Zetts, 617 Forestridge Dr., said he moved to Boardman in 1989 and has found the township ‘a great place to live.’
      “I always wanted to serve the community...we need to prepare students for life,” Zetts said.
      All three candidates were asked for their views on consolidating the school district.
      Zetts and Riccitelli were quick to note they favored consolidation, while Barone observed he favored placing all fifth and sixth grade students in one school, and all seventh and eighth grade students in another school.
      The school board candidates were also asked for their position on open enrollment, currently not a policy in the Boardman Local Schools. All three candidates said they opposed open enrollment.
      Of note, candidate Barone provided the public with a telephone number, 330-720-1234, in the event anyone would wish to speak with him about his candidacy.
      Boardman Trustee
      Three candidates, including the incumbent, will be on the November ballot running for one seat on the three-member Township Board of Trustees. Only two persons showed-up at the Civic Association forum, incumbent Larry Moliterno, 427 Gardenview Dr., and challenger Jim Villani, 4866 Brookwwod Dr.
      Moliterno is seeking his third term on the board and said he loves Boardman Township.
      He said he first ran to help restore confidence in local government, noting “We now have a full team, we have come together and work to make sure the quality of life is maintained.”
      Moliterno noted he and fellow Trustees Thomas Costello and Brad Calhoun, and Fiscal Officer William Leicht have restored manpower at the police department, despite a loss of some $3 million in state subsidies.
      He said important future considerations
  September 24, 2015 Edition  
     Legal Notice
      Boardman Schools Saves Money
      Through its “Retire/Rehire” Program
      As part of the current negotiated agreements between the Boardman Board of Education and its unions (the Ohio Association of Public School Employees Chapter #334 and the Boardman Education Association) an employee may retire from the Boardman Local School District and be immediately rehired for less pay and benefits. There are substantial savings to the Board of Education for each employee who elects to participate in this opportunity. The Boardman Local School District has saved over $4,000,000 since instituting this program over ten years ago. At this time, employees wishing to participate in this option can retire and be re-employed for the next calendar year.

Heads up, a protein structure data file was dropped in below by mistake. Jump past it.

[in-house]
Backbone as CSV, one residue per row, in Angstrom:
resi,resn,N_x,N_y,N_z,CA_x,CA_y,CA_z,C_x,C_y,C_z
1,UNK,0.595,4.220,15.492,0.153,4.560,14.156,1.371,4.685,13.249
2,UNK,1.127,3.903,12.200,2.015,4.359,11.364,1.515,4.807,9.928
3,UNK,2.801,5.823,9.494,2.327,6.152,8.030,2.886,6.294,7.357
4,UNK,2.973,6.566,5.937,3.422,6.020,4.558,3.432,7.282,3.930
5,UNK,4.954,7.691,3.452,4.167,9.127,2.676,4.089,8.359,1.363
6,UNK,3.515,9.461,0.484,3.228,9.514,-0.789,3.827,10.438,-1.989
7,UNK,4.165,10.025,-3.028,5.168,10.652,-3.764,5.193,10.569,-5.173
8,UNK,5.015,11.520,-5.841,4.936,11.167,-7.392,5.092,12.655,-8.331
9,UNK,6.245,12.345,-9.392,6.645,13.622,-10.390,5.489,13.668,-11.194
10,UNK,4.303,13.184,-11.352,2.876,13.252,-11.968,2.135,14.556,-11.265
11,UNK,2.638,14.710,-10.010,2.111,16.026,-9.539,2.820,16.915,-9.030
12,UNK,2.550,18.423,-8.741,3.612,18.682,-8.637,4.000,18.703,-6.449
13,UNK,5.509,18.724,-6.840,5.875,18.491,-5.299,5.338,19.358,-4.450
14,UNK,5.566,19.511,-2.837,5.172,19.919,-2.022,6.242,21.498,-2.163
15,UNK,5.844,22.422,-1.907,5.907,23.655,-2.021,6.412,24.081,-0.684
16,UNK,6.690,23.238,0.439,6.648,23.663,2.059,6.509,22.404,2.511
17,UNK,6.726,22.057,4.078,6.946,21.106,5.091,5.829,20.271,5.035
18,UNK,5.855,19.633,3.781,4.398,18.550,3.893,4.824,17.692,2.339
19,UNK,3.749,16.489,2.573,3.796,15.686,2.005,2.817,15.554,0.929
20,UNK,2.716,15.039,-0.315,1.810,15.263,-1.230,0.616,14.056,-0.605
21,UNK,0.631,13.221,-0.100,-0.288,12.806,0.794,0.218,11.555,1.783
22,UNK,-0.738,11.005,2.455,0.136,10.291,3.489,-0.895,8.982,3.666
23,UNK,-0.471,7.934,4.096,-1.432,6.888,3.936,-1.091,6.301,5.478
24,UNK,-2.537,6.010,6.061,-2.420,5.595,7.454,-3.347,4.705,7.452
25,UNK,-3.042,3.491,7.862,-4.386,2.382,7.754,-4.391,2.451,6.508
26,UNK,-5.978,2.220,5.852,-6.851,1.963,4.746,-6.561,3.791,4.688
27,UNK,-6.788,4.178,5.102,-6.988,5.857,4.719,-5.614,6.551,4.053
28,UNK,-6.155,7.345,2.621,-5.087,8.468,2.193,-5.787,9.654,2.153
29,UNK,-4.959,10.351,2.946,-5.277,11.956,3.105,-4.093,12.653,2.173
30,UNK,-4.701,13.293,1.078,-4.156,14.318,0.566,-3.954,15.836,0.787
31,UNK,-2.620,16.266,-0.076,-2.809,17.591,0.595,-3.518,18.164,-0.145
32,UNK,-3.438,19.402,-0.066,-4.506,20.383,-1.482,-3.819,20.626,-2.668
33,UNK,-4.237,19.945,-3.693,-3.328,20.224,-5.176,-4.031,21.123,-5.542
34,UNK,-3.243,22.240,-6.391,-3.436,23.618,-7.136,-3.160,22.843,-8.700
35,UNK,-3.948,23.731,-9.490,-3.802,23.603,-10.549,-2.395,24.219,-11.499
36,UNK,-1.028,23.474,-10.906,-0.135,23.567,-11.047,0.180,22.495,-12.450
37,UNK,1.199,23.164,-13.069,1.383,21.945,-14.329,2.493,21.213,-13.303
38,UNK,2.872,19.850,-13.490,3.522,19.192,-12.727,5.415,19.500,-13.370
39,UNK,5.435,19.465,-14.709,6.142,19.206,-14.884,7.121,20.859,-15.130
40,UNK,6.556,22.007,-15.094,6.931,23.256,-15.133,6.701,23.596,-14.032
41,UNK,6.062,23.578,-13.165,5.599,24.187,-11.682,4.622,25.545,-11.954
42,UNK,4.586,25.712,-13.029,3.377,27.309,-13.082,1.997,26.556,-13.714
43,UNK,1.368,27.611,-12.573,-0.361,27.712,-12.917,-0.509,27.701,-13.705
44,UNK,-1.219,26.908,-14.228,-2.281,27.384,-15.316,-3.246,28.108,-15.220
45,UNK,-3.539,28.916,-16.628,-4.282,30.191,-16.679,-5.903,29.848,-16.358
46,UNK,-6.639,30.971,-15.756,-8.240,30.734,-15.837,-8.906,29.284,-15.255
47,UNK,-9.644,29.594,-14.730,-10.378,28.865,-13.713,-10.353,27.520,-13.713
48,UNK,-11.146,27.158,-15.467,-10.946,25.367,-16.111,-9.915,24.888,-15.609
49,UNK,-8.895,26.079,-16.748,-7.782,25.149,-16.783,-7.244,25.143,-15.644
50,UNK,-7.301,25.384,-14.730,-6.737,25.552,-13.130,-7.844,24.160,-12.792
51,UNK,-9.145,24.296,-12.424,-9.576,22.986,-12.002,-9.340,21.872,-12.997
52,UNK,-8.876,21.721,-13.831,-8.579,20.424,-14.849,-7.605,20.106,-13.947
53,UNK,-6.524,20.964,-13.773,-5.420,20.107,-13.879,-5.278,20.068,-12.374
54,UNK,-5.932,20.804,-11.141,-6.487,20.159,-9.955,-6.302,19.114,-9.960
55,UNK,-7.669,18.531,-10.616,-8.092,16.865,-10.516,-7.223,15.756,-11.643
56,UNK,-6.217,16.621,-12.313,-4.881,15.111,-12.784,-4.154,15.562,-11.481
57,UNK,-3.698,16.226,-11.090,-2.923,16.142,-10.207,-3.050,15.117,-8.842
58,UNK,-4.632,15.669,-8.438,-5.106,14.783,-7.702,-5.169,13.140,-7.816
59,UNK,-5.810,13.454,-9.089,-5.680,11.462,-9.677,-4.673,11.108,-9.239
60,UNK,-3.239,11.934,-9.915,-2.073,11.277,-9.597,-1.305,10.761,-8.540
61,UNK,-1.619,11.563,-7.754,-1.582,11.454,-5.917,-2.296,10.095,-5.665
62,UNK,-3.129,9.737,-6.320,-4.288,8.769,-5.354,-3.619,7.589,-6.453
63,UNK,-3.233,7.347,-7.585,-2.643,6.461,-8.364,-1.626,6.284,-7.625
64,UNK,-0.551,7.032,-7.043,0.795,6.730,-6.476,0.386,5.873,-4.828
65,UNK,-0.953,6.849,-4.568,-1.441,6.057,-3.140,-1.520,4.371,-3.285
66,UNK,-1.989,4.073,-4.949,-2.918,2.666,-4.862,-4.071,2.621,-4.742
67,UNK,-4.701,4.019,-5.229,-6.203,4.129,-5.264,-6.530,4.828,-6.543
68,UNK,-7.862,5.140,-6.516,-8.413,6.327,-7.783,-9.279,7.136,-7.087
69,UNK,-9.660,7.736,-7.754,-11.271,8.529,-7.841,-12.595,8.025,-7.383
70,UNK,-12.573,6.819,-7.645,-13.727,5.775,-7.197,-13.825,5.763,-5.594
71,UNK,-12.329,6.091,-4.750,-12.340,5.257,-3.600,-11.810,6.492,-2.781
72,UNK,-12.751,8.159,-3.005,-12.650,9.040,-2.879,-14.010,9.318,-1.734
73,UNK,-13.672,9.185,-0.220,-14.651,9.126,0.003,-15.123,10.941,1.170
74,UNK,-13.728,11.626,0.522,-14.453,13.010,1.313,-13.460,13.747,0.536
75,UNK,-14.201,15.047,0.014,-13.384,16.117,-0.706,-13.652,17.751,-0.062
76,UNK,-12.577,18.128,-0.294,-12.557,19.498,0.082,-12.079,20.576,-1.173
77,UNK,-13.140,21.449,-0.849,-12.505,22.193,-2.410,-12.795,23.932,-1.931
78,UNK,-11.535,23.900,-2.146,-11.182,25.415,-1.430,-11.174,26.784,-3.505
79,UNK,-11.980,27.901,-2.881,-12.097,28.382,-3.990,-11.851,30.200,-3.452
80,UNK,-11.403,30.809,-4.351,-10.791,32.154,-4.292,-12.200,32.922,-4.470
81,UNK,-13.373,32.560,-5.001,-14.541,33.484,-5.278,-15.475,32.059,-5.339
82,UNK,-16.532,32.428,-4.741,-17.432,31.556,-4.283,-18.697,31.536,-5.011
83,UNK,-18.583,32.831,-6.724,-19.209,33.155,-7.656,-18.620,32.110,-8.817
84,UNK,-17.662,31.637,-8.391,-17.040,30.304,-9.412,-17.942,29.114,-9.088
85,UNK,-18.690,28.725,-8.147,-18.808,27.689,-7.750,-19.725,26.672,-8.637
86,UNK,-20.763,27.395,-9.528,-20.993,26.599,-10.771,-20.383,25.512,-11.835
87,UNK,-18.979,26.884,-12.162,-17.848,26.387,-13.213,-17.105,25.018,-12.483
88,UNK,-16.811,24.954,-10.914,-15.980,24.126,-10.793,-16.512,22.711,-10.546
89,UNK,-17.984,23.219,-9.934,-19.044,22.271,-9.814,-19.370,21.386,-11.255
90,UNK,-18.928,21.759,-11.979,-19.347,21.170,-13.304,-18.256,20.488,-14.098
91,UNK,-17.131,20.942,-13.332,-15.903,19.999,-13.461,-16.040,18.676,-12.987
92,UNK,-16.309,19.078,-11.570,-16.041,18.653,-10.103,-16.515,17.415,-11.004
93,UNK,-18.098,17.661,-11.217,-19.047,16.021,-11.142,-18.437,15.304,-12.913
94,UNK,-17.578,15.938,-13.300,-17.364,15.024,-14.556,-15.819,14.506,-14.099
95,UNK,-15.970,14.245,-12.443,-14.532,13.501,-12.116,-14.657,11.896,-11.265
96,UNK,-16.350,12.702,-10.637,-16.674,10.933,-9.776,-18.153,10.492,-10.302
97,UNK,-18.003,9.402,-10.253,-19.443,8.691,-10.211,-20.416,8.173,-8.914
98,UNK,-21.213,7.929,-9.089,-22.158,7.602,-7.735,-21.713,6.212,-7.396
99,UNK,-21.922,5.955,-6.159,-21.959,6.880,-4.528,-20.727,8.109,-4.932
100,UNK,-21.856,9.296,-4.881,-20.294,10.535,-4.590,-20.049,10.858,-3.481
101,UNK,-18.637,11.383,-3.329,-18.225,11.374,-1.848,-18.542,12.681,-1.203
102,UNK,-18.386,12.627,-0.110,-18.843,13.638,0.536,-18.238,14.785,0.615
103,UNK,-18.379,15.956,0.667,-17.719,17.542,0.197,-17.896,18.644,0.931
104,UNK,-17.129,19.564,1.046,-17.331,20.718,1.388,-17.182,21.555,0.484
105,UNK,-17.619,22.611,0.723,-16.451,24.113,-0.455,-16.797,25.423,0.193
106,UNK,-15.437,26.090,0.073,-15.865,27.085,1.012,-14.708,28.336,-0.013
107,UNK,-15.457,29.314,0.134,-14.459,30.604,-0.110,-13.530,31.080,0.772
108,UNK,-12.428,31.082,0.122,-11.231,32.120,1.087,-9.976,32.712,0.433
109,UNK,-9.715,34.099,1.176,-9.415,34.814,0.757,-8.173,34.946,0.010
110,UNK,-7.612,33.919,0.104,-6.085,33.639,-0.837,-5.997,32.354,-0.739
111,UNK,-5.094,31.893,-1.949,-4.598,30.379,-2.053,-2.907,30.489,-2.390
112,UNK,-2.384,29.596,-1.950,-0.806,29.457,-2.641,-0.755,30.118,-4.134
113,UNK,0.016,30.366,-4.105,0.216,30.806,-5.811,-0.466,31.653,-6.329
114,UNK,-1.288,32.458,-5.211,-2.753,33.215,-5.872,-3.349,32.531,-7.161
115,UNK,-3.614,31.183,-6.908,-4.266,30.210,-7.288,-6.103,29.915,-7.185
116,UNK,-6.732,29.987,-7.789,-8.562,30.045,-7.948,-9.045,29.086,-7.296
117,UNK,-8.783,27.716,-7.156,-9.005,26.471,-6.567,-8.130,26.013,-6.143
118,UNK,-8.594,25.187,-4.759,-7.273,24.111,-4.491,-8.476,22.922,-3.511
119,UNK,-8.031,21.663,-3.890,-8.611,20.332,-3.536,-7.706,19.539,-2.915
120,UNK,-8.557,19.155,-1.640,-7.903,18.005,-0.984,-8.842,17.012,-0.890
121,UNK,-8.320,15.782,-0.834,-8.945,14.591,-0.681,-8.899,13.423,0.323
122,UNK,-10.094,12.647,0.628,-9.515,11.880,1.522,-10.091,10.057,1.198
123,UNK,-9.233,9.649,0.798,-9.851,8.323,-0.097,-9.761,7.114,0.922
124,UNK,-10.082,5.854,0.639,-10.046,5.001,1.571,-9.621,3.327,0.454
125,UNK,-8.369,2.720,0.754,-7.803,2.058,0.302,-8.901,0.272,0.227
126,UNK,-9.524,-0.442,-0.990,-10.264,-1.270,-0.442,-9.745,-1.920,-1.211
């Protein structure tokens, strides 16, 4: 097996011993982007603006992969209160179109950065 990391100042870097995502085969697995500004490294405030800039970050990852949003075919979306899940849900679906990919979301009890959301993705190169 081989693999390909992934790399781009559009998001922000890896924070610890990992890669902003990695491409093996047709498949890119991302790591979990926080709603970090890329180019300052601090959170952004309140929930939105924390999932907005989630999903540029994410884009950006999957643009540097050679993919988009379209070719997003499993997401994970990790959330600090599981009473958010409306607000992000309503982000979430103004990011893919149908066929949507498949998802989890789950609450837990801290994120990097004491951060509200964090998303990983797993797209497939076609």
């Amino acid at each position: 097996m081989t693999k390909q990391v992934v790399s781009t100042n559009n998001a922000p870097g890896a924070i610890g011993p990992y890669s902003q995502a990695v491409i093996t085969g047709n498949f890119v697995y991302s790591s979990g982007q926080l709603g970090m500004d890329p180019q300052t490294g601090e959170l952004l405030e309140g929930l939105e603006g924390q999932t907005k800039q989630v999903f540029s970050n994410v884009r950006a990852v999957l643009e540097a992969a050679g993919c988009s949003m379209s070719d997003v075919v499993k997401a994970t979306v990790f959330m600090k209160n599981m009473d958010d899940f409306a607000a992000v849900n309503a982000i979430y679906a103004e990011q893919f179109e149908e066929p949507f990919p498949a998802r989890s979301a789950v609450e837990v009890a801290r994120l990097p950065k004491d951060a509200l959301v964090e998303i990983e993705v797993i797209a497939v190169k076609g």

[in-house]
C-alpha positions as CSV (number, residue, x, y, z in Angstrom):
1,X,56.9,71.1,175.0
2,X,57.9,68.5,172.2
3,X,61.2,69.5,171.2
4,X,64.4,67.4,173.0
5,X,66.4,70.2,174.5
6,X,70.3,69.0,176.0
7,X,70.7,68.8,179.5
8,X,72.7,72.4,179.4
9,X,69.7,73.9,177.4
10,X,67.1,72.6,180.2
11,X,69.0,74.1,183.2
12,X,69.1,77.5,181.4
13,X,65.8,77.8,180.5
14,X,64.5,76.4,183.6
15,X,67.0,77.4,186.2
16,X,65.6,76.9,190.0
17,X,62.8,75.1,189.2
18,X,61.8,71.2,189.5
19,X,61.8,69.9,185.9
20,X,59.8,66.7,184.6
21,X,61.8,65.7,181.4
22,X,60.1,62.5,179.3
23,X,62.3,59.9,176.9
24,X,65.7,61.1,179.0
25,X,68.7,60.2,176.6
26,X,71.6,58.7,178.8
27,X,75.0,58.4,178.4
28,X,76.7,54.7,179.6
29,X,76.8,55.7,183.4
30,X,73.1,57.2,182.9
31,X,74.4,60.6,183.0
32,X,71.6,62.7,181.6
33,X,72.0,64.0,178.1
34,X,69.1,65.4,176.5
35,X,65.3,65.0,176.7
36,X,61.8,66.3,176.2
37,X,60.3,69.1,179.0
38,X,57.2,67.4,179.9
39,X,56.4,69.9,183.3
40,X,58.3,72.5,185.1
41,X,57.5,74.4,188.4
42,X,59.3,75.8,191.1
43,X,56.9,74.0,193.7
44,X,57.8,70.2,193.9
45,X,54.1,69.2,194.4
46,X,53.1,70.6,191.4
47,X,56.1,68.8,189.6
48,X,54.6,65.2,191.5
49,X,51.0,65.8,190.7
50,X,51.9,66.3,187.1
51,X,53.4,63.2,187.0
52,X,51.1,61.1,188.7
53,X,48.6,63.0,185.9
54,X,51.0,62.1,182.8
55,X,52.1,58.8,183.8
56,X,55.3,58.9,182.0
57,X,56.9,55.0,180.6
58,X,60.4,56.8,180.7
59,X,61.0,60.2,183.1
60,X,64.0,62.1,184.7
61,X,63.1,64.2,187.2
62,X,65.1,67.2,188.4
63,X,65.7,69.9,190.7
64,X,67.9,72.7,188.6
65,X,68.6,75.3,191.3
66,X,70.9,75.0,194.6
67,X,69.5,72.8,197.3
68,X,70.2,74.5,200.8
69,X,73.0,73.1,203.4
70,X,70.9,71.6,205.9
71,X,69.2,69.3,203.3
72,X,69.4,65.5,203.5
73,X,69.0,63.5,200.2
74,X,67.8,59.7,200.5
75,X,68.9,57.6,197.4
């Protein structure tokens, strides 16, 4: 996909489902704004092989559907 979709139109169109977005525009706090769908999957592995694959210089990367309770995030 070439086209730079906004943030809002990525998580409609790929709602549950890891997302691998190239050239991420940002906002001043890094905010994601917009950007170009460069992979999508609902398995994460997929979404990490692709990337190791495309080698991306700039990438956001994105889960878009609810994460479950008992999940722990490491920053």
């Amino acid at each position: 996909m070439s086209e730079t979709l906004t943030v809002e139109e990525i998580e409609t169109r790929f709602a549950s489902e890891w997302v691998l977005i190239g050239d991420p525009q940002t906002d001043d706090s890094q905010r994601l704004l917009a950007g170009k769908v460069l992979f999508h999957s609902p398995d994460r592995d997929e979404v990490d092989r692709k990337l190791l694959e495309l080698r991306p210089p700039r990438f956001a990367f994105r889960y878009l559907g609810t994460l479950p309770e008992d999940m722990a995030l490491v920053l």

The employee(s) listed below have indicated their intent to take part in this option for the next calendar year. This action will occur at the December 21, 2015 Board of Education Meeting.
      Jody Stepan,
      Administrative Assistant to the Superintendent.
      Any citizen interested in hearing more details about this provision in the negotiated agreement or wishing to speak before the Board of Education regarding this matter may do so at the November Board of Education meeting. This public meeting will be held at 7:00 p.m. on Monday, November 23, 2015 at Robinwood Lane Elementary School.
  September 24, 2015 Edition  
     Full Time Laborer
      The Boardman Township Trustees are seeking applicants to fill the position of Full Time Laborer in the Road Department. Applicants must possess high school diploma or the equivalent and knowledge of maintenance work; valid state driver’s license; (a valid CDL class A or B license); Equipment and Job Location: The job requires the use of various tools and equipment, including but not limited to; Two and one half ton dump truck, one ton dump truck, pickup trucks, mowers, weed trimmers, and power tools for use in minor maintenance. The work site encompasses the 25 square mile radius of Boardman Township. Workers may be frequently exposed to cold, wet, and/or hot humid conditions. Interested applicants should seek on line application at or stop into the Boardman Township Road Department Building at 8299 Market Street, Boardman, Ohio to complete an application Monday through Friday between the hours of 8:00 am and 3:30 pm. No late applications will be accepted. Equal Opportunity Employer. Deadline: Wednesday, September 30, 2015 @ 3:30 pm.